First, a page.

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Adverse Childhood Experiences Misunderstood

Such experiences can play a role not only in a person’s emotional well-being, but their physical health, according to Robert Anda with the CDC.
September 25, 2014

Can childhood trauma be the central issue affecting health?  Could chemical changes that started in the brain years earlier make people sick not just today but in the future?  If a high Adverse Child Experience score is as likely to predict heart disease as a high cholesterol reading, what does this mean for how primary care should be provided?  How can communities heal themselves?

“The memory of our experiences is stored in our bodies,” Robert Anda, the epidemiologist at the Centers for Disease Control in Atlanta who co-authored the landmark Adverse Childhood Experience. study told a State of Reform audience on Wednesday.  His study of 17,000 patients enrolled in the Kaiser organization in San Diego from 1994-1998 had a 70 percent response to a questionnaire asking sensitive questions about childhood experiences of parental divorce, physical and sexual abuse, emotional neglect, and growing up with family members suffering from mental illness or drug and alcohol problems.  

Even educated, white, middle class group of respondents showed that “ACES are common,” Anda said.  About a quarter of the respondents had “doses” of childhood stress frequent enough to cumulate into a “pathway to preventable diseases” such as liver or heart disease.

“People with ACE scores of six or more die 20 years earlier on average,” Anda said, in part because “behaviors are, in their own way, adaptive.” Smokers smoke in part because nicotine reduces anxiety.  “It’s a partial solution, an adaptive behavior.”      

“I didn’t learn this in medical school,” Anda said. “Providers tend to be afraid of this information.”  He advocates providing scripts so that healthcare workers can ask, listen, educate and affirm.

“And not all the burden is on the healthcare provider,” Anda said.  Schools, the criminal justice system and “an informed public” need to embed these concepts.

“Can positive relationships reverse this?  I believe yes,” Anda said.  “People affected by trauma can teach others how to do it.”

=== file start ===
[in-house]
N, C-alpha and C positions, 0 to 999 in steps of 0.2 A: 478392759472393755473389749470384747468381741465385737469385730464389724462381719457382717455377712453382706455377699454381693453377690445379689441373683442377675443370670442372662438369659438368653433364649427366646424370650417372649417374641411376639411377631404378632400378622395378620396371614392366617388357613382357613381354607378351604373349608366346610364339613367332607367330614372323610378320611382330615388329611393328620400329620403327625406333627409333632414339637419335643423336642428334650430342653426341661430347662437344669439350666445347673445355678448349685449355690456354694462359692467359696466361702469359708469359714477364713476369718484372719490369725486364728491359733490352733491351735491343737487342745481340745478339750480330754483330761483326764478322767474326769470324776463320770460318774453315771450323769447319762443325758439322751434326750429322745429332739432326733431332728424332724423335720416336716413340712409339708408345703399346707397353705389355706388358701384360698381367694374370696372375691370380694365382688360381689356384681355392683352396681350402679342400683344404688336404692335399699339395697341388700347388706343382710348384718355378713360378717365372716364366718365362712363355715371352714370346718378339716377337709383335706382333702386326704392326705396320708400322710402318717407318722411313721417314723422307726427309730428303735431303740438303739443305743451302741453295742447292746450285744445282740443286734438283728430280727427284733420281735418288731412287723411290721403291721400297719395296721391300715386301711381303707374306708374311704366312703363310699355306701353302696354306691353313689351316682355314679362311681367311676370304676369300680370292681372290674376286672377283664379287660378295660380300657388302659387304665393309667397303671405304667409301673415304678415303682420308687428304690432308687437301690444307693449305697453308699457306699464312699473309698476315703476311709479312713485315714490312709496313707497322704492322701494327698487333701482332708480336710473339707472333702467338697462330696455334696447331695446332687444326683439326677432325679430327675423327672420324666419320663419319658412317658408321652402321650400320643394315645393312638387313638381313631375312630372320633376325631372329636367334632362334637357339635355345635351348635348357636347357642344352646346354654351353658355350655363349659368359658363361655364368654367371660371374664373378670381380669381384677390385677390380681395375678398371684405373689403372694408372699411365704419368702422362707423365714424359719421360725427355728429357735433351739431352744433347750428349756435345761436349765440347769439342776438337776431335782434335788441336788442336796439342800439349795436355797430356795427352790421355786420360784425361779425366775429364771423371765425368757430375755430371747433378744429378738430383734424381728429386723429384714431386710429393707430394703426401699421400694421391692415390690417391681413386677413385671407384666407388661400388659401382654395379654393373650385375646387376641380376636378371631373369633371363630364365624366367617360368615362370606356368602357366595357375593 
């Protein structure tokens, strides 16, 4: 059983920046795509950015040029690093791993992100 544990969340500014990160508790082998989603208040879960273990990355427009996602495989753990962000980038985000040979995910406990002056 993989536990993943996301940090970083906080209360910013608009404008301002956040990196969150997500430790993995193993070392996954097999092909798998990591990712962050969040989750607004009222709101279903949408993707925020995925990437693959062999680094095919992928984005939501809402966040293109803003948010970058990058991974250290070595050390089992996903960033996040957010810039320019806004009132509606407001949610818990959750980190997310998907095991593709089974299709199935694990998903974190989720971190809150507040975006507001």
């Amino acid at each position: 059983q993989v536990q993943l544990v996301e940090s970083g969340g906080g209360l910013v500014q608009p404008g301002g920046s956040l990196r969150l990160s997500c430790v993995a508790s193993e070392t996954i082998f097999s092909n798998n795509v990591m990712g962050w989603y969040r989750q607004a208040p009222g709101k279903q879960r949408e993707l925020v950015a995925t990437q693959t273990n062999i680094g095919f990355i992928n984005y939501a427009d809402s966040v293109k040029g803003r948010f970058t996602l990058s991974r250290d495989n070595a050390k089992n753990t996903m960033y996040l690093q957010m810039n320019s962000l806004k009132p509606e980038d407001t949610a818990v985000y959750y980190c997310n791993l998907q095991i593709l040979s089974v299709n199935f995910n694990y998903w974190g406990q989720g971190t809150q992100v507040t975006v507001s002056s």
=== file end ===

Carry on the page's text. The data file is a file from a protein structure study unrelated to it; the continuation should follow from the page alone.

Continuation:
His remarks were echoed on a panel on mental health. “The benefits I’ve seen through the use of a peer support specialist… are almost miraculous.  They allowed the client to take steps toward recovery by saying ‘I understand, I know what it’s like’,” said Marcia Hille, executive director of Sequoia Mental Health Services in Washington County.

Anda also said those with high ACE scores are costly in terms of high use of pharmaceuticals from anti-depressants to topical skin creams, unexplained symptoms and doctor visits.

Joe Hromco, vice president of Western Psychological Associates described one of his patients:  “He had 35 emergency room visits and was seeing primary care weekly yet there was nothing wrong with him.  Over four months (of mental health treatment) he’s had zero emergency room visits.  He’s just a very anxious guy.”

Anda would like to see more pilots begin testing what he called “self-healing communities,” and called  Spokane a “trauma-informed community” that looked at high ACE scores among students to predict students’ likelihood to fail a grade, be suspended, suffer language difficulties and be in poor health.

“Seventy percent of prison populations have substance abuse disorders,” Anda said.  “There’s a progressive nature of adversity in life with early trauma and stress leading to slow language, poor decision-making or social isolation, poor understanding of social cues leading to conflict, school expulsion to the prison pipeline.”

But Anda also said “ACEs are not destiny,” and can empower people to change the frames of their lives and realize they are not alone.  “They can say ‘that’s what I don’t want to pass on to my kids… or the systems or policies I create’.”

Jan can be reached at [email protected].